What was on your Santa's list for your usability career? A new book on CSS? Learning more about SEO? Or maybe some tips on convincing management that user experience input really does make a difference to your business?
Since we need a raison d'√™tre before meriting other items on Santa's list, let's consider how to make user experience an "indispensable service." Yup, this article is a pep talk from your coach.
After all, prophets really should be well-regarded even in their own home town. You're the prophet. Your job is the home town. Shouldn't your institution find value in your services?
Three psychology professors propose evidence and a theory that links how people define beauty and truth with their user experience. Will that sell in your home institution?
In short, the research trio, Rolf Reber, Norbert Schwarz, and Piotr Winkielman, suggest that intuitive judgments of both "truth" and "beauty" gain support when people can do something faster. This is because faster implies "simpler". And "simpler" implies both truth and beauty.
Let's see how we could lay out this argument to others who question our contributions.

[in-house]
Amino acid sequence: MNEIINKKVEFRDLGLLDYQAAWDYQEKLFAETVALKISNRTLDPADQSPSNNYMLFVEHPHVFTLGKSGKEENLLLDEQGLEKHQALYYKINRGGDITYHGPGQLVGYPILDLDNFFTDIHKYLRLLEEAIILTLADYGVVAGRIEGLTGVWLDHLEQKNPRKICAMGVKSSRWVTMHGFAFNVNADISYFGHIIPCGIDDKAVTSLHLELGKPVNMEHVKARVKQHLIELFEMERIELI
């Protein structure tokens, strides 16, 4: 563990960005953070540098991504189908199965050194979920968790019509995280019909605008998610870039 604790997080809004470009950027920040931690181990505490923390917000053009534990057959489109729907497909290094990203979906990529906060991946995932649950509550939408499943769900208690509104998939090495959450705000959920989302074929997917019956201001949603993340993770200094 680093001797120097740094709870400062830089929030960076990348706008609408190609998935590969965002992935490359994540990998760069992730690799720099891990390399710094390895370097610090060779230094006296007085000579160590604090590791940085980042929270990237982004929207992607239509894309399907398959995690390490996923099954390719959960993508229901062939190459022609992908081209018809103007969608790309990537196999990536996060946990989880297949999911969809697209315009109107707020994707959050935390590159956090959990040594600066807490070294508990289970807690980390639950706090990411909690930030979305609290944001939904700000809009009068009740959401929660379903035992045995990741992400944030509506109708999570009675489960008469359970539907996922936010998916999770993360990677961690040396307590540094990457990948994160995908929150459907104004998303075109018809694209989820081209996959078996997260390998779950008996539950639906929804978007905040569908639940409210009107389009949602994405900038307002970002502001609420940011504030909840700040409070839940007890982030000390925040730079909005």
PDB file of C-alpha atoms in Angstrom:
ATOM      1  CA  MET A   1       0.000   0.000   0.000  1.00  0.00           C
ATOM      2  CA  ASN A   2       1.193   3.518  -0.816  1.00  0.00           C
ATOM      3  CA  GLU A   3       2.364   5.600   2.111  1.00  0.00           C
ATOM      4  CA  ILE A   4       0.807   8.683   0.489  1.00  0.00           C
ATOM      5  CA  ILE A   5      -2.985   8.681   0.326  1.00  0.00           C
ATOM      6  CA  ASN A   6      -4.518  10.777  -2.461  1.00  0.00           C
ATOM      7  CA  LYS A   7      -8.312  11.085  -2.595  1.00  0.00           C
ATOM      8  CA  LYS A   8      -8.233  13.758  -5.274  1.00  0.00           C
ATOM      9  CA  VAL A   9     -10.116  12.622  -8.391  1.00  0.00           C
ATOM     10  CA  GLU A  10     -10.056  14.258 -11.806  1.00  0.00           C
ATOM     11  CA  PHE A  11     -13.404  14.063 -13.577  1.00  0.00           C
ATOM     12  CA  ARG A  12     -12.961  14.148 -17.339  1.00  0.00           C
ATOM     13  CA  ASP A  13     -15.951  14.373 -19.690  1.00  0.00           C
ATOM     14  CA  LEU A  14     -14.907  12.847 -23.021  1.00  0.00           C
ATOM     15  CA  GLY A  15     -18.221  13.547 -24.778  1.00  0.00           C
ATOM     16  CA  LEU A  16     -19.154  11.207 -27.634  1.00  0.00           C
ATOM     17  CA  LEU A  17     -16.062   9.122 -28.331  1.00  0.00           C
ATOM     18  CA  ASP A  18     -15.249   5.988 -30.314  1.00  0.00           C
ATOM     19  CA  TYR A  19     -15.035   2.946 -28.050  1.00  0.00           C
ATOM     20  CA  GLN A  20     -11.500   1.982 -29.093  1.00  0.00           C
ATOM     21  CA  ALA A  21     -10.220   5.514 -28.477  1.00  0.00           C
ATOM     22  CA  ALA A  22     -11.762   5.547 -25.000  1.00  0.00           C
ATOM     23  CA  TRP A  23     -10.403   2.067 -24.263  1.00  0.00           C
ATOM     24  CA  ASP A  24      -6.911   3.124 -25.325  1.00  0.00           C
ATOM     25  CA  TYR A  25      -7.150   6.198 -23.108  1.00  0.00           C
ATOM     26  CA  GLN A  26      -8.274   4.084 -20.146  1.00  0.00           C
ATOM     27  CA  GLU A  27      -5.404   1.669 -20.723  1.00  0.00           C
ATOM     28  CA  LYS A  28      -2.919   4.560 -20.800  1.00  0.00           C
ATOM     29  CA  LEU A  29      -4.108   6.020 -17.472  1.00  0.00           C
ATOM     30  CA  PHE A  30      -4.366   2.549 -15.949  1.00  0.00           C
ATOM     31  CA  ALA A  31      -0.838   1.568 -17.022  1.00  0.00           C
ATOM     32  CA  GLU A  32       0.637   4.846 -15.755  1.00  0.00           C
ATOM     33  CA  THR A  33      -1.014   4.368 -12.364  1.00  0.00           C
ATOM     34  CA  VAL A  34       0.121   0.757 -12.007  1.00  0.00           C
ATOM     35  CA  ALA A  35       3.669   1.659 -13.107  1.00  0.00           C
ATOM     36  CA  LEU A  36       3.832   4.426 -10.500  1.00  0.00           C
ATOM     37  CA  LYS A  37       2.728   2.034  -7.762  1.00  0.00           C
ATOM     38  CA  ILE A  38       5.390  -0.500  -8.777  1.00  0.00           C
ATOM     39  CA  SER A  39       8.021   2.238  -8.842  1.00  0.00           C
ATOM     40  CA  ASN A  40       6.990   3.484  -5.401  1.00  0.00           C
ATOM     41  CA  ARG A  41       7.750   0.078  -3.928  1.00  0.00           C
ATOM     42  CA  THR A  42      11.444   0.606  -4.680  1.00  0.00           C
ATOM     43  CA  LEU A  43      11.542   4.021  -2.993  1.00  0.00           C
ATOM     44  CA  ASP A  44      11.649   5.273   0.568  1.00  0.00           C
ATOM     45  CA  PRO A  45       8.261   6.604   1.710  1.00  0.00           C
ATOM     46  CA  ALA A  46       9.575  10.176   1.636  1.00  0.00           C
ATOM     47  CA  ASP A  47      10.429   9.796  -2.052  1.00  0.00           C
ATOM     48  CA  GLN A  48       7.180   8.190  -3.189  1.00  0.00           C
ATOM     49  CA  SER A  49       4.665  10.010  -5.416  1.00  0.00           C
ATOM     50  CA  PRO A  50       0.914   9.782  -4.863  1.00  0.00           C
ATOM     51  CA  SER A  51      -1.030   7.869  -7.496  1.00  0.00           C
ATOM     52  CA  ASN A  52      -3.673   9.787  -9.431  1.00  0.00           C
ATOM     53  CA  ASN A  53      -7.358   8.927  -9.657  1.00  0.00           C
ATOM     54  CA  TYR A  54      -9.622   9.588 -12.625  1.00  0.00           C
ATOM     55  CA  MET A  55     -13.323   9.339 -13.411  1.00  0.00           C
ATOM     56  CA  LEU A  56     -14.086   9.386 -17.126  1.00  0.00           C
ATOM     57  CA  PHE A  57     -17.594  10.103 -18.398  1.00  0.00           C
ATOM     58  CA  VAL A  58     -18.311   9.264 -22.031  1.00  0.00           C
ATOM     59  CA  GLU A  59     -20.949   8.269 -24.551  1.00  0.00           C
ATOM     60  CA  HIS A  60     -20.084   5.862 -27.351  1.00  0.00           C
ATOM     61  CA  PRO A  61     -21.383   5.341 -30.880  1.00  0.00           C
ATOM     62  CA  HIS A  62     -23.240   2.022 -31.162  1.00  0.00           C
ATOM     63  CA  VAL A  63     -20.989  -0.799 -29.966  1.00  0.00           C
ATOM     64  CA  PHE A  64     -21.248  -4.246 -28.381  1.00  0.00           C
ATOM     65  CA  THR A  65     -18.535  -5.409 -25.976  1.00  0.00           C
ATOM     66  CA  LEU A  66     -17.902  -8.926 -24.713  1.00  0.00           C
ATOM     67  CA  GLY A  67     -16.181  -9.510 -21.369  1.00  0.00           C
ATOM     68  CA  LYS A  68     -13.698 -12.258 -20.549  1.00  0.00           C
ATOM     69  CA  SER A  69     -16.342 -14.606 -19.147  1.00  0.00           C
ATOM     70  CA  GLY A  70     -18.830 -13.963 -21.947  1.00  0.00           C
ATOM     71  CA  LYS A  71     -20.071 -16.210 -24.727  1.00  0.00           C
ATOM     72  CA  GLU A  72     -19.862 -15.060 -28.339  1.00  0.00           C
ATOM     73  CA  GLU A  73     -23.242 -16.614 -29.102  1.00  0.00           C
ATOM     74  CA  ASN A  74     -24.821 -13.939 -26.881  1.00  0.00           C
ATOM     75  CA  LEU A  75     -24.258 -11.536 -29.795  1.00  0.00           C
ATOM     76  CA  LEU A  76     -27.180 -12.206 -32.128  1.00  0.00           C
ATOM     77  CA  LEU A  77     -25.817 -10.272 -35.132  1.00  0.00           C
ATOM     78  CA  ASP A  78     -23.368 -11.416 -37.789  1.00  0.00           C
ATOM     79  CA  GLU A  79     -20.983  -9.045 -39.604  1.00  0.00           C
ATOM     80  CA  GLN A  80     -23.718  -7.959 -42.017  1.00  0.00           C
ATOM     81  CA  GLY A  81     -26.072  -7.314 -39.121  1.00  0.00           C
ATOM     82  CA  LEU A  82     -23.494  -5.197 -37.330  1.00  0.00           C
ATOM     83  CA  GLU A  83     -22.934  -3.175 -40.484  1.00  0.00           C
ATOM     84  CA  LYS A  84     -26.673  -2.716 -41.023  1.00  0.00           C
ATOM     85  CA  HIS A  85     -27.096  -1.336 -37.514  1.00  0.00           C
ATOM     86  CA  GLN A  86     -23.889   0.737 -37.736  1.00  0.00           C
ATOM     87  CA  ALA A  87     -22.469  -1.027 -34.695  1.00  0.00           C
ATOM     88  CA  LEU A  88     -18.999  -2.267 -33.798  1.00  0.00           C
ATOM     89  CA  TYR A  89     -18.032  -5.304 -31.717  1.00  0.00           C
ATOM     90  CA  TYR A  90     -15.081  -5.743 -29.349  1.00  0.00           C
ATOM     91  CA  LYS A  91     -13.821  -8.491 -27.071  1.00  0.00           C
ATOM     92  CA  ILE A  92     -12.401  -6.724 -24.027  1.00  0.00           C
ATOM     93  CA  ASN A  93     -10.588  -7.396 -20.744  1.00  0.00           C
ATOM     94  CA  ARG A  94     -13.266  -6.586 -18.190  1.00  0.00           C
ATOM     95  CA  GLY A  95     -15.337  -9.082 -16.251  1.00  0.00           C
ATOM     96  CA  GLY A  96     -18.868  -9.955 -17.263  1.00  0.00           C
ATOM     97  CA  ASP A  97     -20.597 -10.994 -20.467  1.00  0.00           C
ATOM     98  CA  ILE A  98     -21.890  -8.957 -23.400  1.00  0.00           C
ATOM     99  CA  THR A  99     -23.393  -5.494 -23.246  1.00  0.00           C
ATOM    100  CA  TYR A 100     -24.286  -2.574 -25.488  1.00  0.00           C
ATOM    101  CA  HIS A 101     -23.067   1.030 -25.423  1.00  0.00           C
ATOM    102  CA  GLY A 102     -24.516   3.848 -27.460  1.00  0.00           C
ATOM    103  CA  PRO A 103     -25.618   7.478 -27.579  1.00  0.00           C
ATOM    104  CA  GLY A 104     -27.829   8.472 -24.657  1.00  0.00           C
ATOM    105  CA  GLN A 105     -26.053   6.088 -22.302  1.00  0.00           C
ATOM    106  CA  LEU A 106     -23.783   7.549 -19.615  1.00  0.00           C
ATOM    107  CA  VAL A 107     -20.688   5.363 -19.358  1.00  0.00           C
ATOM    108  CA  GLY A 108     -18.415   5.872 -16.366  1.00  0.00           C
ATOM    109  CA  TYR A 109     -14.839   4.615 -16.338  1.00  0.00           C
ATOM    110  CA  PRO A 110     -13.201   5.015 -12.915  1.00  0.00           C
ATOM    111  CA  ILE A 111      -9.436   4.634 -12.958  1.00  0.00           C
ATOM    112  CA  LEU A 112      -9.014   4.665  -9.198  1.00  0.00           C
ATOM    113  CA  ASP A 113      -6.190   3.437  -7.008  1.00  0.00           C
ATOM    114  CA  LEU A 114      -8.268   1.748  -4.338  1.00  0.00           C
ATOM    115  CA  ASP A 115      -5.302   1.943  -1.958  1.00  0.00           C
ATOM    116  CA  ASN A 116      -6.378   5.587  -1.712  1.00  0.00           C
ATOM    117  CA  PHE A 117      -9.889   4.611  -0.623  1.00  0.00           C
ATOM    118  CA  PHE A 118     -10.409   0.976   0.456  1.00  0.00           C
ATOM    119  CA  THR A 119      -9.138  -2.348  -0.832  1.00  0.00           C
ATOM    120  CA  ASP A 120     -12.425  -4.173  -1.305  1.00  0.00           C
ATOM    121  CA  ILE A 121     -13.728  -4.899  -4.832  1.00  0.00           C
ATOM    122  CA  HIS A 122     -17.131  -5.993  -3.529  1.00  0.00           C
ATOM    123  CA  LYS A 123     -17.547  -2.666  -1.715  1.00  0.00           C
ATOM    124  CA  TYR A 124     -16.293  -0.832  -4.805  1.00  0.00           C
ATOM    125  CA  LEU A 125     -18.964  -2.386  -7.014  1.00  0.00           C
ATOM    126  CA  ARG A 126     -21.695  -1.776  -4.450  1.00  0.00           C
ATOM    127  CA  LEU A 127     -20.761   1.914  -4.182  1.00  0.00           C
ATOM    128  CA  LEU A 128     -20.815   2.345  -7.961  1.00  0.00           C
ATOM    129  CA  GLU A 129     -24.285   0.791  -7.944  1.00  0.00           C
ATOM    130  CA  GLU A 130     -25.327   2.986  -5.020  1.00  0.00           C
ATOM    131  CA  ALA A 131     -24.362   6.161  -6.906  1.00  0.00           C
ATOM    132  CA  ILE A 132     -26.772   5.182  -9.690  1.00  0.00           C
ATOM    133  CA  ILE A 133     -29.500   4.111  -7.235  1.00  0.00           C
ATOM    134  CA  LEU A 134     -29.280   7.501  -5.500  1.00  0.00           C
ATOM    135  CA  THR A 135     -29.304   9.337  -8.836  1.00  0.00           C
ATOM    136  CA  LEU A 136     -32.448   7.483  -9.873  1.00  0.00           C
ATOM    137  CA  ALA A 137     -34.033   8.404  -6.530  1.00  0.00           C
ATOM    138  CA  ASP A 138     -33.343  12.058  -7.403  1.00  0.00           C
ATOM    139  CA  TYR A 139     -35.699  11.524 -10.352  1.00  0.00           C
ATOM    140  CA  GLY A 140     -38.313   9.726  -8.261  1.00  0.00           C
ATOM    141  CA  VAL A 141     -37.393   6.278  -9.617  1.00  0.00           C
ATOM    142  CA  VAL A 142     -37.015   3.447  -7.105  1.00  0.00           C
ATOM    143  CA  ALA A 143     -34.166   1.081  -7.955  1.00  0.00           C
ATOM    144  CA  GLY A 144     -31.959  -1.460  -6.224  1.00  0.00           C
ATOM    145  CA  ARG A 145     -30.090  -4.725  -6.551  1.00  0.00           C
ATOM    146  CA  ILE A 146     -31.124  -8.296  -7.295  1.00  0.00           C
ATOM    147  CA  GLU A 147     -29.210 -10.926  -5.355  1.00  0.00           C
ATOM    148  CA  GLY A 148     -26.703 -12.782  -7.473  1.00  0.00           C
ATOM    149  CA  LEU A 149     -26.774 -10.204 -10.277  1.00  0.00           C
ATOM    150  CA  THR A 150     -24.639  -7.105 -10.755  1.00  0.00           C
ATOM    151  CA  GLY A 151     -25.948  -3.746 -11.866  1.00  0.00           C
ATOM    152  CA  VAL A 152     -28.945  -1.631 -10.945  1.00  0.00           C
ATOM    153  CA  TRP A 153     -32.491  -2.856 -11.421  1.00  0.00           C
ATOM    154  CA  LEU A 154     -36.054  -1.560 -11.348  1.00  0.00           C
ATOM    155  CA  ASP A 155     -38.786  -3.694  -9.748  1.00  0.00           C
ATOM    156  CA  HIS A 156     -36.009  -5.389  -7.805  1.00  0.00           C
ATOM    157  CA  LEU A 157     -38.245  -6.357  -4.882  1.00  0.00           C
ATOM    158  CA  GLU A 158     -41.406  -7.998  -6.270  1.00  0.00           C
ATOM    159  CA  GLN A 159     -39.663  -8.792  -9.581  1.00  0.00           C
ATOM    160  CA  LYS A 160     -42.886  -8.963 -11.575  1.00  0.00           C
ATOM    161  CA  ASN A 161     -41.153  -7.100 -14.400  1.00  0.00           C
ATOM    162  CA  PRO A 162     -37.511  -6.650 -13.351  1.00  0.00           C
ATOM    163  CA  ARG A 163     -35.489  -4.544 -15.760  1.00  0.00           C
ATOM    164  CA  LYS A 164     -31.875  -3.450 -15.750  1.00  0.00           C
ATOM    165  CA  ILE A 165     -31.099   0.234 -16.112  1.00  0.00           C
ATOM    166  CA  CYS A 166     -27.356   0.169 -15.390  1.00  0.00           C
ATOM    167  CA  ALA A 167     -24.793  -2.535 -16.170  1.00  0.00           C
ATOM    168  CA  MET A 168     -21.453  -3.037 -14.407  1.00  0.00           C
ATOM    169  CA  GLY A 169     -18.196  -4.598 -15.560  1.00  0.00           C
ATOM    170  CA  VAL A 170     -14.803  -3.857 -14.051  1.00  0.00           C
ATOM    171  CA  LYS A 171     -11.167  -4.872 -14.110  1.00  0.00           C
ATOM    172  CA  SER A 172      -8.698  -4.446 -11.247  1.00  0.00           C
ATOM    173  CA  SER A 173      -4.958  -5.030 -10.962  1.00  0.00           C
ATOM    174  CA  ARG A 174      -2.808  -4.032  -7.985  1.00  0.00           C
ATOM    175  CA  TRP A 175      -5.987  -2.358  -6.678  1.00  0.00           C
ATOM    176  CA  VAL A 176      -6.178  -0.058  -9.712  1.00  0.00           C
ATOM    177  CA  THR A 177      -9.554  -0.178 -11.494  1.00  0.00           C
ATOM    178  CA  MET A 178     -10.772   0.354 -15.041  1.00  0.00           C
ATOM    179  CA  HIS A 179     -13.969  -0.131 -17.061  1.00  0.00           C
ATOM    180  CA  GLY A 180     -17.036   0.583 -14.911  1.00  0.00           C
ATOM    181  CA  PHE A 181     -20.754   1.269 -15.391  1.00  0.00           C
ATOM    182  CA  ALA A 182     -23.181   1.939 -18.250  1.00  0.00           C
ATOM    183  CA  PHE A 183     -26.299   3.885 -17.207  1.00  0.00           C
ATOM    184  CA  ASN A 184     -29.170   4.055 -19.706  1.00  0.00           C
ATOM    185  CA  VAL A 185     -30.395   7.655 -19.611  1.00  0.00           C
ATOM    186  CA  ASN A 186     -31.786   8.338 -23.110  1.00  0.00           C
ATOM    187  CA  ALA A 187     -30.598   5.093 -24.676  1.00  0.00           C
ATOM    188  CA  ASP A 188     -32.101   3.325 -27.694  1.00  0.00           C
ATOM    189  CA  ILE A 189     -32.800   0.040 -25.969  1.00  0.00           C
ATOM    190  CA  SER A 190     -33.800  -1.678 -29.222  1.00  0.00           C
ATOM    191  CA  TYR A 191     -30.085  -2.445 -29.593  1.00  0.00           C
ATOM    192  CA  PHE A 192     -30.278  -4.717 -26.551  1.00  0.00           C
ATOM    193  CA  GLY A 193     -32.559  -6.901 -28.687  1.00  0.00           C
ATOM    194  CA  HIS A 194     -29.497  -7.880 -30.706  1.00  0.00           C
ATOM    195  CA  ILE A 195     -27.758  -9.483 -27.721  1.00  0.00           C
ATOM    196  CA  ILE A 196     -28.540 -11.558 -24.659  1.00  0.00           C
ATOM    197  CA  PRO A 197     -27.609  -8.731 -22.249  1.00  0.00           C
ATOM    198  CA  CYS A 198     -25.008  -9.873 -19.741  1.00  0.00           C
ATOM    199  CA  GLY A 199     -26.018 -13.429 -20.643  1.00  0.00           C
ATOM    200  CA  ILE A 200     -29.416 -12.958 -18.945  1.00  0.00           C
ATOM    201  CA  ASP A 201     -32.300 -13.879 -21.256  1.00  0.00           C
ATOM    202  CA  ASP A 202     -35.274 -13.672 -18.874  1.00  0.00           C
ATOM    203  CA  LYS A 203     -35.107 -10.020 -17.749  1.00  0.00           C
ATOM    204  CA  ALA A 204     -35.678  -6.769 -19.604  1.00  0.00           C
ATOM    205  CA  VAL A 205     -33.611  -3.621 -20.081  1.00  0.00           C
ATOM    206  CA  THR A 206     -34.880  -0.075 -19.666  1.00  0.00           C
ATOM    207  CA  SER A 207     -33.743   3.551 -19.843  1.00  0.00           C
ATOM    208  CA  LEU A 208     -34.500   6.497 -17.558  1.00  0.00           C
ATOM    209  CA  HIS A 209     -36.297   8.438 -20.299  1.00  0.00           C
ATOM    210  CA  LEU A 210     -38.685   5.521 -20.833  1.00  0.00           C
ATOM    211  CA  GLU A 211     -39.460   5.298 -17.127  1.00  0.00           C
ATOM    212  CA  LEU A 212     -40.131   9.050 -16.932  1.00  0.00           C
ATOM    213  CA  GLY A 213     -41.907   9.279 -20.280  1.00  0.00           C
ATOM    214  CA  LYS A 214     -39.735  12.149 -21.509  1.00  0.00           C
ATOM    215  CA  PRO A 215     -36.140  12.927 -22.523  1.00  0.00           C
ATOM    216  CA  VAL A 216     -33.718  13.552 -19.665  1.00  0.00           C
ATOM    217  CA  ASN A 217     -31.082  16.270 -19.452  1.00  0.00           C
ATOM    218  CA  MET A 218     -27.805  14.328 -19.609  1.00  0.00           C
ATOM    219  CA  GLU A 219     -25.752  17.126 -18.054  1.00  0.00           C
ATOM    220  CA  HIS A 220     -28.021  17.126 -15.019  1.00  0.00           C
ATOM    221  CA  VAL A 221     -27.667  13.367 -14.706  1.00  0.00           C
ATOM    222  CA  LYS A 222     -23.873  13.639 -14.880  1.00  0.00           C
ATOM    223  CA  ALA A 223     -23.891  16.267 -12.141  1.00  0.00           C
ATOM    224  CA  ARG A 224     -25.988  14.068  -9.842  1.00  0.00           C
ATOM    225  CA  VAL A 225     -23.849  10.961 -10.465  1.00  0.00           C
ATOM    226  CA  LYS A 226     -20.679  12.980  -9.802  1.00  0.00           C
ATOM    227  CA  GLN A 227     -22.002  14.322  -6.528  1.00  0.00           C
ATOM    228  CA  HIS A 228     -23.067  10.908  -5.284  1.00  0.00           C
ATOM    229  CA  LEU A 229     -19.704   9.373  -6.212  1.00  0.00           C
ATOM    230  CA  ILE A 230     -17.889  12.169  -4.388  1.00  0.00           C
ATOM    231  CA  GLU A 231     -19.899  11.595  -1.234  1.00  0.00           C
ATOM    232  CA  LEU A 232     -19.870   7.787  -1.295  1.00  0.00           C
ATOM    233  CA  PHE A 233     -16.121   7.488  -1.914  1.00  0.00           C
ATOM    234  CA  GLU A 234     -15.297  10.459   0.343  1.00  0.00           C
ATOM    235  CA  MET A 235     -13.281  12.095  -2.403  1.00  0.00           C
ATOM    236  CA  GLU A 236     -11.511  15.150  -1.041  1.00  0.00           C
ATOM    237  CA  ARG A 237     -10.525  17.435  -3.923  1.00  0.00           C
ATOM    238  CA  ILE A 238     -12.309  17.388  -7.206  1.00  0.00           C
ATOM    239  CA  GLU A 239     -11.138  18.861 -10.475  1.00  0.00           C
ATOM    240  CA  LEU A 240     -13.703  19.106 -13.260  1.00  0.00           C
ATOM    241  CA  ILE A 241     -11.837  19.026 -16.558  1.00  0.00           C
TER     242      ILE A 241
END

We'll get into all the ways of making things simpler in a minute. But first, let's hear what the authors say regarding how to tie it all together.
The main issue turns on what people define as "beauty" or "preference" or "liking". How many times have you heard colleagues say "that's a beautiful picture" or "that's a beautiful solution" or "that's a beautiful way of doing it"?
The word "beauty" seems to imply there is some characteristic within the object or web page design, or task design that makes it aesthetically pleasing. The authors call this the objectivist view. Much research has gone on in the past to define elements of art, design, and scientific simplicity to define elements that contribute to "beauty".